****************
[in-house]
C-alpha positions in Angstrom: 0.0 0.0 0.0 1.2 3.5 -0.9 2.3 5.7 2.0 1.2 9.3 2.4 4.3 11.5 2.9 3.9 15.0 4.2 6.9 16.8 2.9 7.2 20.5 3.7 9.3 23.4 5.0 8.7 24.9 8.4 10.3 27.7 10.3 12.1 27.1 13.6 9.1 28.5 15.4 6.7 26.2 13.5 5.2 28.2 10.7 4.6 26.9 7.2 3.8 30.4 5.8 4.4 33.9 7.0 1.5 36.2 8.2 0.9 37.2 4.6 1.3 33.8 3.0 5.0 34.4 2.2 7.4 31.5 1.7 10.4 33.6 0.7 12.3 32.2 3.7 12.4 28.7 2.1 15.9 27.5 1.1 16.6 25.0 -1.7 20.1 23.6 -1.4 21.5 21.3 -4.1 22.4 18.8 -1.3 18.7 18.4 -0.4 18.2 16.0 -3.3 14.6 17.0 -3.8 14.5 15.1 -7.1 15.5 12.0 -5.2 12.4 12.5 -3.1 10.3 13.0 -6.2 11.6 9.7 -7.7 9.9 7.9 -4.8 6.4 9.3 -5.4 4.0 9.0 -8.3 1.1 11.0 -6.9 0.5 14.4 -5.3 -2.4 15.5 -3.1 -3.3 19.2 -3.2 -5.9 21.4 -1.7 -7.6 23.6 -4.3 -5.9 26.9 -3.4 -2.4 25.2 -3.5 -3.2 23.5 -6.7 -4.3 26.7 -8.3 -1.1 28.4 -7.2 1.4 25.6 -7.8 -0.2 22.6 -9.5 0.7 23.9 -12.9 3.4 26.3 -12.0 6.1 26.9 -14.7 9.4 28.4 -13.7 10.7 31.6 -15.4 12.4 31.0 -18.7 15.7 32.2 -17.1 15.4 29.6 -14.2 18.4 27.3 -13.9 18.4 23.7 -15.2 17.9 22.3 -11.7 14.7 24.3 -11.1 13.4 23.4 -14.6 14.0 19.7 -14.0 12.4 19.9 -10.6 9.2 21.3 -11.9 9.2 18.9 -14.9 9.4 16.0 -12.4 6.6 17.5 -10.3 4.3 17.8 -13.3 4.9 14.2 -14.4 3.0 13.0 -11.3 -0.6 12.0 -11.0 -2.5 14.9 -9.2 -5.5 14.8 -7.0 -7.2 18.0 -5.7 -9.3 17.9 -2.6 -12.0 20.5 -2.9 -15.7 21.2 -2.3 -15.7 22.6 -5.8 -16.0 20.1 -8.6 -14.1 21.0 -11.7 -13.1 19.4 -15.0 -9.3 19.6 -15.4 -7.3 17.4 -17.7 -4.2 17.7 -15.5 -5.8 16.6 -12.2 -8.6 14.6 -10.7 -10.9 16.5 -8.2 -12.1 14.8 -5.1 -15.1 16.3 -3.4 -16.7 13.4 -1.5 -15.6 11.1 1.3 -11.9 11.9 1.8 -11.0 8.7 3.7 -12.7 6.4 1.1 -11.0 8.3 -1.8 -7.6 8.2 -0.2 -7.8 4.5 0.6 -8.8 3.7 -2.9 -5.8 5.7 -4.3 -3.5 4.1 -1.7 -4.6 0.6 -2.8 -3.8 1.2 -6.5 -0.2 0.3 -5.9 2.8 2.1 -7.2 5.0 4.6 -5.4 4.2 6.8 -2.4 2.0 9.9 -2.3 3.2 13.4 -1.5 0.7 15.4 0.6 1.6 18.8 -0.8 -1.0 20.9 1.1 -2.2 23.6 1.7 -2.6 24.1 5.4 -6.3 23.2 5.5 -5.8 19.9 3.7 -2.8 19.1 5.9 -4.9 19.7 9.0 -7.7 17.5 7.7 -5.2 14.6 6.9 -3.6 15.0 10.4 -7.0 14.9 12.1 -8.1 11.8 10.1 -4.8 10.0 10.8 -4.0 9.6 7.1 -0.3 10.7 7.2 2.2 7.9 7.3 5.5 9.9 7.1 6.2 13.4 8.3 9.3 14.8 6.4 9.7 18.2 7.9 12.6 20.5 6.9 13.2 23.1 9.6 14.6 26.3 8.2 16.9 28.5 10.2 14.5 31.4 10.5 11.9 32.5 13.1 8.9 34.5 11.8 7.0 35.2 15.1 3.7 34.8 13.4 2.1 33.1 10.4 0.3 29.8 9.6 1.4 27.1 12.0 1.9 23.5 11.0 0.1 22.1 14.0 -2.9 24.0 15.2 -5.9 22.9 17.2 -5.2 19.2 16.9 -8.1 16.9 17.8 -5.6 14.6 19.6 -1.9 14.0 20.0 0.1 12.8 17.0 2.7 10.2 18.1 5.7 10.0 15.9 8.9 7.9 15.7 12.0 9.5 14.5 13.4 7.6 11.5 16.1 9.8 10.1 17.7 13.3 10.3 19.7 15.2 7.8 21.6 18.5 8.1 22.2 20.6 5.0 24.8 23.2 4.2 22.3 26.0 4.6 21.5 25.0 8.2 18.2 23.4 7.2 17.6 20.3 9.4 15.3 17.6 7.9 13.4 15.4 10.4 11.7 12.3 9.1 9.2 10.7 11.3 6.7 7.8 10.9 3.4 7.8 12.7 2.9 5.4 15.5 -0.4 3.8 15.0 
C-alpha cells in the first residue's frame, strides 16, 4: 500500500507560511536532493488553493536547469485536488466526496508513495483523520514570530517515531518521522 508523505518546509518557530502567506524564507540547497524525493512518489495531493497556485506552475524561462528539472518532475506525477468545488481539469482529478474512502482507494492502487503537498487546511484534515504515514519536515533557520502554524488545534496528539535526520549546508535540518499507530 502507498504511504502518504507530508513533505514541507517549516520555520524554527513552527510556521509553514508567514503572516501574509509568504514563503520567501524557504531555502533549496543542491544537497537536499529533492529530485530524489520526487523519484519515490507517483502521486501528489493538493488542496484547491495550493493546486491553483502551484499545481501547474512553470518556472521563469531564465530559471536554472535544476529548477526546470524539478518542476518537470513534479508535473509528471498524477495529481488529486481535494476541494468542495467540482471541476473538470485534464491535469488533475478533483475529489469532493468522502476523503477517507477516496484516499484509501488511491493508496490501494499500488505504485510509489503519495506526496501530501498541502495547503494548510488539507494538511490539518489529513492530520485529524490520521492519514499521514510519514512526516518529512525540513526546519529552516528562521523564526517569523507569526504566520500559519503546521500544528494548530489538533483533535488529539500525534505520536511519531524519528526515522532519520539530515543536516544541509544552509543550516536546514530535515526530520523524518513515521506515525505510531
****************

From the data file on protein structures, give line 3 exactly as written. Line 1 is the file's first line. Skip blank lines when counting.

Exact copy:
C-alpha cells in the first residue's frame, strides 16, 4: 500500500507560511536532493488553493536547469485536488466526496508513495483523520514570530517515531518521522 508523505518546509518557530502567506524564507540547497524525493512518489495531493497556485506552475524561462528539472518532475506525477468545488481539469482529478474512502482507494492502487503537498487546511484534515504515514519536515533557520502554524488545534496528539535526520549546508535540518499507530 502507498504511504502518504507530508513533505514541507517549516520555520524554527513552527510556521509553514508567514503572516501574509509568504514563503520567501524557504531555502533549496543542491544537497537536499529533492529530485530524489520526487523519484519515490507517483502521486501528489493538493488542496484547491495550493493546486491553483502551484499545481501547474512553470518556472521563469531564465530559471536554472535544476529548477526546470524539478518542476518537470513534479508535473509528471498524477495529481488529486481535494476541494468542495467540482471541476473538470485534464491535469488533475478533483475529489469532493468522502476523503477517507477516496484516499484509501488511491493508496490501494499500488505504485510509489503519495506526496501530501498541502495547503494548510488539507494538511490539518489529513492530520485529524490520521492519514499521514510519514512526516518529512525540513526546519529552516528562521523564526517569523507569526504566520500559519503546521500544528494548530489538533483533535488529539500525534505520536511519531524519528526515522532519520539530515543536516544541509544552509543550516536546514530535515526530520523524518513515521506515525505510531